It turns out that there is an analytical answer to that question. There is a probability distribution called the Binomial Distribution which models exactly this situation. If we recall that fact, or if we are willing to work out the probability from first principles, we might find out that the probability of tossing exactly n heads is \({N\choose n}p^n(1-p)^{N-n}\), where N is the number of times we toss the coin. Once we figure that out, we have yet more calculations to do in order to find out the number of heads that we expect to get—we have to calculate the number above for every possible number of heads, then average those numbers over how likely the outcomes are. After some more work, we might discover that we should, on average, expect to see Np heads after N tosses.[3]

That general formula is nice an all, but maybe we don’t have the mathematical chops to work it out, or maybe we just don’t want to. We have powerful computers now, and we could run a huge number of simulations in the time it takes to work through the mathematics. So here is another approach: pretty much any computer is capable of generating random[4] numbers. We can use those random numbers to have a computer flip coins over and over again, and track the results to determine the final outcome.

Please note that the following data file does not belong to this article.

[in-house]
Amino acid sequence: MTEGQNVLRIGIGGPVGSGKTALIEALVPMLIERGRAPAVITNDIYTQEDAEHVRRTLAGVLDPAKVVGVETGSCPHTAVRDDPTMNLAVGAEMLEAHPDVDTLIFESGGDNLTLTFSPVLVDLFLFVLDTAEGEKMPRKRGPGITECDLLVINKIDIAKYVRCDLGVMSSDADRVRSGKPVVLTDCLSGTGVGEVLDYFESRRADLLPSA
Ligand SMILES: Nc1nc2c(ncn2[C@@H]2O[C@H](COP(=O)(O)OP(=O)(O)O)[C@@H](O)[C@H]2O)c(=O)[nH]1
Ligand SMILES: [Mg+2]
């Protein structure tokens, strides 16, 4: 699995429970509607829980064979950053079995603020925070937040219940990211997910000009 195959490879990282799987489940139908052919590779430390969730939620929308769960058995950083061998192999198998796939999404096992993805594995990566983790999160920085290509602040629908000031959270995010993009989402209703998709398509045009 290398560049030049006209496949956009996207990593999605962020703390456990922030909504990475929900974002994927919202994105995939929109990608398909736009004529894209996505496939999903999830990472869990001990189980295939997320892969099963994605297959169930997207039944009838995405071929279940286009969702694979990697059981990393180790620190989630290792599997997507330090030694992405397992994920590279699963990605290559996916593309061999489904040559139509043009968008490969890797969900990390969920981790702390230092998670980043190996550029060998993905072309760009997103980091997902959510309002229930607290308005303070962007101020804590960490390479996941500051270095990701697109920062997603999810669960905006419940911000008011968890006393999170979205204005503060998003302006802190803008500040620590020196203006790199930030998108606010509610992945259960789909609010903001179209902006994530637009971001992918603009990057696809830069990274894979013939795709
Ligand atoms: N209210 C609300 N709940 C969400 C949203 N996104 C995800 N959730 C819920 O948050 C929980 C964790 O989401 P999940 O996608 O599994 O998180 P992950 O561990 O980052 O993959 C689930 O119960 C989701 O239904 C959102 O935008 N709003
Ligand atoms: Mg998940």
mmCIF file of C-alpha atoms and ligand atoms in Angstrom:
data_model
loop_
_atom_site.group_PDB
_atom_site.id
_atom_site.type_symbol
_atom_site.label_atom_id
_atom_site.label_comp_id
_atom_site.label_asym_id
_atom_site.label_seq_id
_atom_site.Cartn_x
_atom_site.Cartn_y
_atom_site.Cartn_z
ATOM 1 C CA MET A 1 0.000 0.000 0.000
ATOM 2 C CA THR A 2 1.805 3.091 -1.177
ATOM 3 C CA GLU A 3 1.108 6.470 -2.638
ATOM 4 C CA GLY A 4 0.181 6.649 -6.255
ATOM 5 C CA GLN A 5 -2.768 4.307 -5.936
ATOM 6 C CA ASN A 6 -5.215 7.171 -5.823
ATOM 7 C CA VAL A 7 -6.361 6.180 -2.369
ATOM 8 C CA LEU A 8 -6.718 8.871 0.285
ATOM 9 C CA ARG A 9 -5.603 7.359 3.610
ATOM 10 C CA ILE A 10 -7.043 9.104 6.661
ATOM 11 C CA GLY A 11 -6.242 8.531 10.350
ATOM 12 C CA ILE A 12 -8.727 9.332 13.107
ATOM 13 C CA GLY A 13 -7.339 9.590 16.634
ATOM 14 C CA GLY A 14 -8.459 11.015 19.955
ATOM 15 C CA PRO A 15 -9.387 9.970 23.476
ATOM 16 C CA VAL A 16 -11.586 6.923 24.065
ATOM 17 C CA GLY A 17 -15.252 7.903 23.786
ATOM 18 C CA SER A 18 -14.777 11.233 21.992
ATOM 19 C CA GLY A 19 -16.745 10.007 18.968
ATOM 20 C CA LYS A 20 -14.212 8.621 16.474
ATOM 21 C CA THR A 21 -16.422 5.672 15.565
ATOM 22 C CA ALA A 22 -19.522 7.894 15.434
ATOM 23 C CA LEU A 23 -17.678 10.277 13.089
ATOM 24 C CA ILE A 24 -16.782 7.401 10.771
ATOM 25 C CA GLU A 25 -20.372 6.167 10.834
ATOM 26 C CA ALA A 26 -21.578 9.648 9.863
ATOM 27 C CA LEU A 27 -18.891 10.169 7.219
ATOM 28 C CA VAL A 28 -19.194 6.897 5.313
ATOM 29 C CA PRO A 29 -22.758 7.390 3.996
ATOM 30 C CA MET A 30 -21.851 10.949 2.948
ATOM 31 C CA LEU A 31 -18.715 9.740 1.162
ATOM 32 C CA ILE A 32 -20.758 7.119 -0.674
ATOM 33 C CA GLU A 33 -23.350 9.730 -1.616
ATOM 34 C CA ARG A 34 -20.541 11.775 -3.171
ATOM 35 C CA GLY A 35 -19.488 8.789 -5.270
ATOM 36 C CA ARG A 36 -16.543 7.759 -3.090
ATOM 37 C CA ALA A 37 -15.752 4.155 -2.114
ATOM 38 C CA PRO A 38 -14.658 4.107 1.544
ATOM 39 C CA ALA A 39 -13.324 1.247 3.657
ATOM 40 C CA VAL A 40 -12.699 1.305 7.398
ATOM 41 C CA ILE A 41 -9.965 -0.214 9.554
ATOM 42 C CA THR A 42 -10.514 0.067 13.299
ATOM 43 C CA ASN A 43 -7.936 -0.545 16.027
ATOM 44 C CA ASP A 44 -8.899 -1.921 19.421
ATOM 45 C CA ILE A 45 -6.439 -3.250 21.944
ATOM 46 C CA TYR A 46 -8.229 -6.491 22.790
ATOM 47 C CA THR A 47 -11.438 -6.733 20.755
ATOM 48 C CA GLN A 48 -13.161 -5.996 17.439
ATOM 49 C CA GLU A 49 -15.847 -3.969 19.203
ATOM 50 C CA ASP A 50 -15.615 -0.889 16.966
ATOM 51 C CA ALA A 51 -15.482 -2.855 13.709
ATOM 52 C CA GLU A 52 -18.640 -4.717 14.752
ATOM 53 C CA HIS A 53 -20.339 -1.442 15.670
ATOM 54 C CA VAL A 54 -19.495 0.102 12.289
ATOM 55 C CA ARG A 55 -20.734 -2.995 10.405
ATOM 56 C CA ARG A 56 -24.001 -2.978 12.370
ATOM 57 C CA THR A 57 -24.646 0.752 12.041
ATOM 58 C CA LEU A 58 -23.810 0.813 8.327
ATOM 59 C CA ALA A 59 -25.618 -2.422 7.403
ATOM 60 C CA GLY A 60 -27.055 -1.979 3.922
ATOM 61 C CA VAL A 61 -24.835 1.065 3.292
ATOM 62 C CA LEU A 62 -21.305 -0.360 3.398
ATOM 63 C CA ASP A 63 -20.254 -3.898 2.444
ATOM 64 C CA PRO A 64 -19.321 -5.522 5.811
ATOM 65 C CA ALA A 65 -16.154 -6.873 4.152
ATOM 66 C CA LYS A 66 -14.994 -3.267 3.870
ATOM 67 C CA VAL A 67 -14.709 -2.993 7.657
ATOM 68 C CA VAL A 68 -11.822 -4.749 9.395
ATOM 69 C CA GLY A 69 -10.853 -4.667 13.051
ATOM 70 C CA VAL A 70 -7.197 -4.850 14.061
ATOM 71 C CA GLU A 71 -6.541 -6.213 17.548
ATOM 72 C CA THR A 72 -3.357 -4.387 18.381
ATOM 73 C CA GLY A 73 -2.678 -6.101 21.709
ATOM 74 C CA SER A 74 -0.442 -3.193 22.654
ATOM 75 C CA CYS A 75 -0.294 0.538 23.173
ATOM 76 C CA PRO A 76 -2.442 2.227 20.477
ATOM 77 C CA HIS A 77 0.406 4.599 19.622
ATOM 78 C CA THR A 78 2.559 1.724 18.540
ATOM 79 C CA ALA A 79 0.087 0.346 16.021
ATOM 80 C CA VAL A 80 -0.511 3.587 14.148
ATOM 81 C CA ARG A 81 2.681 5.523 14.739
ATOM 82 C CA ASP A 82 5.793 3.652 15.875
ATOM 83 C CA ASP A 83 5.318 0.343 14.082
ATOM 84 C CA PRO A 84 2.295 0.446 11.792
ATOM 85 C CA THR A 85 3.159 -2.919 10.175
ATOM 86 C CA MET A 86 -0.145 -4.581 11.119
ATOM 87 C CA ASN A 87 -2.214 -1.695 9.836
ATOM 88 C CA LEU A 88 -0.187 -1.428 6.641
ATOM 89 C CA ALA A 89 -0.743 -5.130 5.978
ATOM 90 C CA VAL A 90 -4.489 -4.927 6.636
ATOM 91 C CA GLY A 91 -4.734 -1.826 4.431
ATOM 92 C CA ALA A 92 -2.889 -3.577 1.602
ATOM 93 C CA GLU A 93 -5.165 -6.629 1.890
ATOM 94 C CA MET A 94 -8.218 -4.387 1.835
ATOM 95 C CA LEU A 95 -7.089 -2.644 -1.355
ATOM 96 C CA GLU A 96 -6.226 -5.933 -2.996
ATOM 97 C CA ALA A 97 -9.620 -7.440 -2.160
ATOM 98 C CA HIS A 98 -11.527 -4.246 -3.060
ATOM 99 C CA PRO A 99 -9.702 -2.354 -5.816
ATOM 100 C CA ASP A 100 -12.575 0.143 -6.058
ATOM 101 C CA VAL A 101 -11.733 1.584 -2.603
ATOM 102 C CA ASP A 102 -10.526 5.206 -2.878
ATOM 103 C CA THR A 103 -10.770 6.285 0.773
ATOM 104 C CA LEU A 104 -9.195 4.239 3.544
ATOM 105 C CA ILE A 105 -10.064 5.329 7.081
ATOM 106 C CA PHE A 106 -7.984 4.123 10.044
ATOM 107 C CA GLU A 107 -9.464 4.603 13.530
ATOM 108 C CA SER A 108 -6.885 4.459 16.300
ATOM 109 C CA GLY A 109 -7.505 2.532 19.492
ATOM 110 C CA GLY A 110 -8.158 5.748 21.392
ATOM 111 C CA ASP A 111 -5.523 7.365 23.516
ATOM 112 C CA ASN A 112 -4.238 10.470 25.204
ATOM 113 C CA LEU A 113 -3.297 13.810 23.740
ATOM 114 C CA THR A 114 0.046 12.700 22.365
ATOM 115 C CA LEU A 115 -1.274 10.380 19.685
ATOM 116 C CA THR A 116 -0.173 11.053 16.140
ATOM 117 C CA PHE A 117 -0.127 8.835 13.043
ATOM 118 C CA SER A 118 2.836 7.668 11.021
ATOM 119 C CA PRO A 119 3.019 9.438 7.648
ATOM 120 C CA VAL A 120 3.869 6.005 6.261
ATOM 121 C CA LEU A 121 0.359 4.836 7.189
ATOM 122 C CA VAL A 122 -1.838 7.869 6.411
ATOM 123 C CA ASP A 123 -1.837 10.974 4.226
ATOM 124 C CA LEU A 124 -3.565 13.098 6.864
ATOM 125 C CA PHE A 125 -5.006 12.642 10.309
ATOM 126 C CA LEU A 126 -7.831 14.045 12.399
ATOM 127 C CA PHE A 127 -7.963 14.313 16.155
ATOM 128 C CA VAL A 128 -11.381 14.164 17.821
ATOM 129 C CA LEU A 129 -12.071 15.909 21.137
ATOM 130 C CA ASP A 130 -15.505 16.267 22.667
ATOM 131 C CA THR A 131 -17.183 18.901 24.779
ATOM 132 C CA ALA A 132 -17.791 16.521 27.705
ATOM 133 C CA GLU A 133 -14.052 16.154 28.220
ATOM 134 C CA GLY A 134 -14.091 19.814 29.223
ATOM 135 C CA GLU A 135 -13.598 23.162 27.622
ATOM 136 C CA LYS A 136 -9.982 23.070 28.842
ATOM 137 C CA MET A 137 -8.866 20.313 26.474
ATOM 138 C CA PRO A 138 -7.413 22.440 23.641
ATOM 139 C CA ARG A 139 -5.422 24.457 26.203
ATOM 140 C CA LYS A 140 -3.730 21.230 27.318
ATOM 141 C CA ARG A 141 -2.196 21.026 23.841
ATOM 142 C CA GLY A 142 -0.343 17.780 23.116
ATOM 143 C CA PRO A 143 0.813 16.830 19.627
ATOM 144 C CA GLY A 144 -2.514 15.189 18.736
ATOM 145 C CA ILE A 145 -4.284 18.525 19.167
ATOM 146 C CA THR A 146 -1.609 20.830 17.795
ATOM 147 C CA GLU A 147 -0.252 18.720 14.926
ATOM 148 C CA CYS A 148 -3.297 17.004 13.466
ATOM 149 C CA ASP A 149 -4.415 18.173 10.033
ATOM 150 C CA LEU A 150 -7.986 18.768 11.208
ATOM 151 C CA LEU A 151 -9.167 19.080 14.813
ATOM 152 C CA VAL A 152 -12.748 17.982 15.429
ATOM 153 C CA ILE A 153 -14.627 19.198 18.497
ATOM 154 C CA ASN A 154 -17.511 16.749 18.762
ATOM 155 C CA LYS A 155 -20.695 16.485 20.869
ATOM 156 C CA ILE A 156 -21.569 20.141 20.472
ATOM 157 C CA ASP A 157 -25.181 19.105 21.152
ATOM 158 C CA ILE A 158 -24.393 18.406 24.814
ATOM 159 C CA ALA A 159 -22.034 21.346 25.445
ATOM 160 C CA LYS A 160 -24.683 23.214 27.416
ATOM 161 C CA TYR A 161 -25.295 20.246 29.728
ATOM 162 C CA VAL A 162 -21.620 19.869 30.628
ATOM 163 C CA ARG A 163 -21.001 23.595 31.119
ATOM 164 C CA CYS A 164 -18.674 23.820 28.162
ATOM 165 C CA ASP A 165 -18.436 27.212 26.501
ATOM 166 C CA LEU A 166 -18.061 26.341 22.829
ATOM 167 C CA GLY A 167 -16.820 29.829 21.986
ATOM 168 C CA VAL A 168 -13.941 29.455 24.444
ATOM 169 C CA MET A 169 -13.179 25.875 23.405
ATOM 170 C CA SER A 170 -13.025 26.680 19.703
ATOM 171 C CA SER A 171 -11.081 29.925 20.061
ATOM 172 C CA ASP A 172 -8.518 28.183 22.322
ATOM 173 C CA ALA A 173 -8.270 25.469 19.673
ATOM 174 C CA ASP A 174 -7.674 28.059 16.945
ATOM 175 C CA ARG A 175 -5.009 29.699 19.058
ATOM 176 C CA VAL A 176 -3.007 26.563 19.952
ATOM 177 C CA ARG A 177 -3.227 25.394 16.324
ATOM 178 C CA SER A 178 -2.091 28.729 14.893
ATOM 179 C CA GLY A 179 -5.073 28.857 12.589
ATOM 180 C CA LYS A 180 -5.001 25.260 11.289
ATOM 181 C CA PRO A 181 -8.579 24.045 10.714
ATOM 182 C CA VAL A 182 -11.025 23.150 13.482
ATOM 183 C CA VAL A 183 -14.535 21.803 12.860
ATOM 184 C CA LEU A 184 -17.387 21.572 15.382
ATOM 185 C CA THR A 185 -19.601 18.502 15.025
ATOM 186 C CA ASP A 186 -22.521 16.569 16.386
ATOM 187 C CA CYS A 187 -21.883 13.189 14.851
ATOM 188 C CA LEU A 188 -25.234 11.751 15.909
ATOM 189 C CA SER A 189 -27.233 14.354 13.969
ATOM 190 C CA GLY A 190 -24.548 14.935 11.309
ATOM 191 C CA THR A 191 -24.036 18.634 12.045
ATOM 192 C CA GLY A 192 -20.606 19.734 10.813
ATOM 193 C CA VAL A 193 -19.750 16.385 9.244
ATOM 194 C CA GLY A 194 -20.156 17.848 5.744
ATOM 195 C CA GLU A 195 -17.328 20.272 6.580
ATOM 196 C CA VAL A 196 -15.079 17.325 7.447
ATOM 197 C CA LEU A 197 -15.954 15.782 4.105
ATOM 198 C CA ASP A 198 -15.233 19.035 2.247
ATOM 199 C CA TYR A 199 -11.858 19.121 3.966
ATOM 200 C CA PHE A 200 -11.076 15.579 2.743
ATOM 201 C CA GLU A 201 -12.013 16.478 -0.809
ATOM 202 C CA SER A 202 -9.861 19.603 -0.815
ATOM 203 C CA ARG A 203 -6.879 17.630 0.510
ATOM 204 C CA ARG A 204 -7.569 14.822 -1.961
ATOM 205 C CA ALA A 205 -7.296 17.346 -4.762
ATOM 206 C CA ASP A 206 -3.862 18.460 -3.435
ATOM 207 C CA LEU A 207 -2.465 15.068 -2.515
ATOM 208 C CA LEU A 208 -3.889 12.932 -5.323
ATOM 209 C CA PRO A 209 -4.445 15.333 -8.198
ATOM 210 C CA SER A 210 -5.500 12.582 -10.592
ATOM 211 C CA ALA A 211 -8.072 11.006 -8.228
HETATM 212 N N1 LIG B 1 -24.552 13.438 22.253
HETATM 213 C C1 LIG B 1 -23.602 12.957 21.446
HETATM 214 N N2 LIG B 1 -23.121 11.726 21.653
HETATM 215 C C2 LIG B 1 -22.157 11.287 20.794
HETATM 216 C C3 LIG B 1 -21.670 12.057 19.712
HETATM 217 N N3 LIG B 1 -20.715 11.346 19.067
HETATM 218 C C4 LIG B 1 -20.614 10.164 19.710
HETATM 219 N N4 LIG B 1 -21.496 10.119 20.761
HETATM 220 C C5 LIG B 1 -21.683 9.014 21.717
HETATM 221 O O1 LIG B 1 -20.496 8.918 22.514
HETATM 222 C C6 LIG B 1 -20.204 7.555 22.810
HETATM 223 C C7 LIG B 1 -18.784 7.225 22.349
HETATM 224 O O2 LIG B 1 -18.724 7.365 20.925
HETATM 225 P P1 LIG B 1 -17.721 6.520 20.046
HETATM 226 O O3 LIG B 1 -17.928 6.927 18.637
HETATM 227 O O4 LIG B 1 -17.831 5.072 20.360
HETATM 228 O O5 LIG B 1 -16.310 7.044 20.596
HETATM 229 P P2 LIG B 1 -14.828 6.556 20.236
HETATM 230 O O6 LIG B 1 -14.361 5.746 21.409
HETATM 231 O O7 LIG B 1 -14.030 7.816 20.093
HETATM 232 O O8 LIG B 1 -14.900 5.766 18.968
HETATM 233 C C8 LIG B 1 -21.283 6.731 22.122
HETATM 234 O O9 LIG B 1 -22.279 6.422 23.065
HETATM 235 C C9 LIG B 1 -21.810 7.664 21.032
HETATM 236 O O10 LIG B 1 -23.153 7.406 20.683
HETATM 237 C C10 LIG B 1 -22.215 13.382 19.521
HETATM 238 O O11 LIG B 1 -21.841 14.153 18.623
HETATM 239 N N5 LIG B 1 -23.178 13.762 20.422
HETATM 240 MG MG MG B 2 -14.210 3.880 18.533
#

In the situation above, let’s say we are going to flip a weighted coin 5 times, and we want to know how many times it comes up heads. The coin is weighted such that it will come up heads one quarter of the time, and tails the remaining 75% of the time.

Our first task is to determine how to tell the computer when a head has been tossed, and when a tail has been tossed. Using a spreadsheet program (such as Excel), we can generate a random number between 0 and 1.[5] If that number is less than 0.25, then a head has been tossed. Otherwise, a tail has been tossed. Because any number between 0 and 1 is equally likely, about 25% of the random numbers will be less than 0.25, and the remainder will be larger. Using Excel, we might put the following into a cell in order to simulate a single toss of a coin:

=IF(RAND()<0.25,1,0)

This little snippet of code generates a random number (using the RAND() function), and checks to see if that number is less than 0.25. If it is, it puts a 1 in the cell. Otherwise, it puts a 0 in the cell. We are then using 1s to represent heads, and 0s to represent tails.